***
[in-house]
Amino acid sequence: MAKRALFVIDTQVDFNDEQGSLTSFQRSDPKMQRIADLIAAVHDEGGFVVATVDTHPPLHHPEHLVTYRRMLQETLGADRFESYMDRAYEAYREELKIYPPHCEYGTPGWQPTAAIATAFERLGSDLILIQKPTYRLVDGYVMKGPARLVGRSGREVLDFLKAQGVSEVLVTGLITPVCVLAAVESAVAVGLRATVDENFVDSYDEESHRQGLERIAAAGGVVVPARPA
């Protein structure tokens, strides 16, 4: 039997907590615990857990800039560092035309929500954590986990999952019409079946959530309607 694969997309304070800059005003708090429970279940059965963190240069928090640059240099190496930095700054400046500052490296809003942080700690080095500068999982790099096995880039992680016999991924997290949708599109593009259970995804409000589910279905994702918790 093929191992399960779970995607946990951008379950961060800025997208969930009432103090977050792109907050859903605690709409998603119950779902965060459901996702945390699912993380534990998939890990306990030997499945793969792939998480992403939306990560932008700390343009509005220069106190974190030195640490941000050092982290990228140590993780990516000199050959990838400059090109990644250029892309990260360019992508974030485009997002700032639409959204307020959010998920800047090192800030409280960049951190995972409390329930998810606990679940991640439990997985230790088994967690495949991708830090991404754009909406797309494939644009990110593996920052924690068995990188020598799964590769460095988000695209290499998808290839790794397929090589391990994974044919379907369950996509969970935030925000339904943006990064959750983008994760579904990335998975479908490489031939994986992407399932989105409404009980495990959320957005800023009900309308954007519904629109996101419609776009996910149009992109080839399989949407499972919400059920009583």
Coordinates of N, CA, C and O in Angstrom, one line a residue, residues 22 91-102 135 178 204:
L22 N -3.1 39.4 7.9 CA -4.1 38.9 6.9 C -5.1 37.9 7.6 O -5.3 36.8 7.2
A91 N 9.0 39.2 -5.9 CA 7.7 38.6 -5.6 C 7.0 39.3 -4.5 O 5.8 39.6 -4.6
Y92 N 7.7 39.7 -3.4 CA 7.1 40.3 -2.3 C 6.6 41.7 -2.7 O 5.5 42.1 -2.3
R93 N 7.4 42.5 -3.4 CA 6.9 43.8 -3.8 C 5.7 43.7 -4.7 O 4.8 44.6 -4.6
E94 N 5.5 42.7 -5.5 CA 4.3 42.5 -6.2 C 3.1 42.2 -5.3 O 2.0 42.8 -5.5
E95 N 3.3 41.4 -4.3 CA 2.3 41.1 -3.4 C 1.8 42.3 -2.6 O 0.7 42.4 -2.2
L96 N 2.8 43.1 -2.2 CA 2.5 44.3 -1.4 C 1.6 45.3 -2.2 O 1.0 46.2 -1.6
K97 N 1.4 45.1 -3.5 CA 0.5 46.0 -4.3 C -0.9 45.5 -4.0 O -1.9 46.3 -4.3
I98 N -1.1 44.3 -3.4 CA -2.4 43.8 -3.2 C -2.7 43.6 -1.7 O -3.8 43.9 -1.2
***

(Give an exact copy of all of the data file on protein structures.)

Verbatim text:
[in-house]
Amino acid sequence: MAKRALFVIDTQVDFNDEQGSLTSFQRSDPKMQRIADLIAAVHDEGGFVVATVDTHPPLHHPEHLVTYRRMLQETLGADRFESYMDRAYEAYREELKIYPPHCEYGTPGWQPTAAIATAFERLGSDLILIQKPTYRLVDGYVMKGPARLVGRSGREVLDFLKAQGVSEVLVTGLITPVCVLAAVESAVAVGLRATVDENFVDSYDEESHRQGLERIAAAGGVVVPARPA
């Protein structure tokens, strides 16, 4: 039997907590615990857990800039560092035309929500954590986990999952019409079946959530309607 694969997309304070800059005003708090429970279940059965963190240069928090640059240099190496930095700054400046500052490296809003942080700690080095500068999982790099096995880039992680016999991924997290949708599109593009259970995804409000589910279905994702918790 093929191992399960779970995607946990951008379950961060800025997208969930009432103090977050792109907050859903605690709409998603119950779902965060459901996702945390699912993380534990998939890990306990030997499945793969792939998480992403939306990560932008700390343009509005220069106190974190030195640490941000050092982290990228140590993780990516000199050959990838400059090109990644250029892309990260360019992508974030485009997002700032639409959204307020959010998920800047090192800030409280960049951190995972409390329930998810606990679940991640439990997985230790088994967690495949991708830090991404754009909406797309494939644009990110593996920052924690068995990188020598799964590769460095988000695209290499998808290839790794397929090589391990994974044919379907369950996509969970935030925000339904943006990064959750983008994760579904990335998975479908490489031939994986992407399932989105409404009980495990959320957005800023009900309308954007519904629109996101419609776009996910149009992109080839399989949407499972919400059920009583």
Coordinates of N, CA, C and O in Angstrom, one line a residue, residues 22 91-102 135 178 204:
L22 N -3.1 39.4 7.9 CA -4.1 38.9 6.9 C -5.1 37.9 7.6 O -5.3 36.8 7.2
A91 N 9.0 39.2 -5.9 CA 7.7 38.6 -5.6 C 7.0 39.3 -4.5 O 5.8 39.6 -4.6
Y92 N 7.7 39.7 -3.4 CA 7.1 40.3 -2.3 C 6.6 41.7 -2.7 O 5.5 42.1 -2.3
R93 N 7.4 42.5 -3.4 CA 6.9 43.8 -3.8 C 5.7 43.7 -4.7 O 4.8 44.6 -4.6
E94 N 5.5 42.7 -5.5 CA 4.3 42.5 -6.2 C 3.1 42.2 -5.3 O 2.0 42.8 -5.5
E95 N 3.3 41.4 -4.3 CA 2.3 41.1 -3.4 C 1.8 42.3 -2.6 O 0.7 42.4 -2.2
L96 N 2.8 43.1 -2.2 CA 2.5 44.3 -1.4 C 1.6 45.3 -2.2 O 1.0 46.2 -1.6
K97 N 1.4 45.1 -3.5 CA 0.5 46.0 -4.3 C -0.9 45.5 -4.0 O -1.9 46.3 -4.3
I98 N -1.1 44.3 -3.4 CA -2.4 43.8 -3.2 C -2.7 43.6 -1.7 O -3.8 43.9 -1.2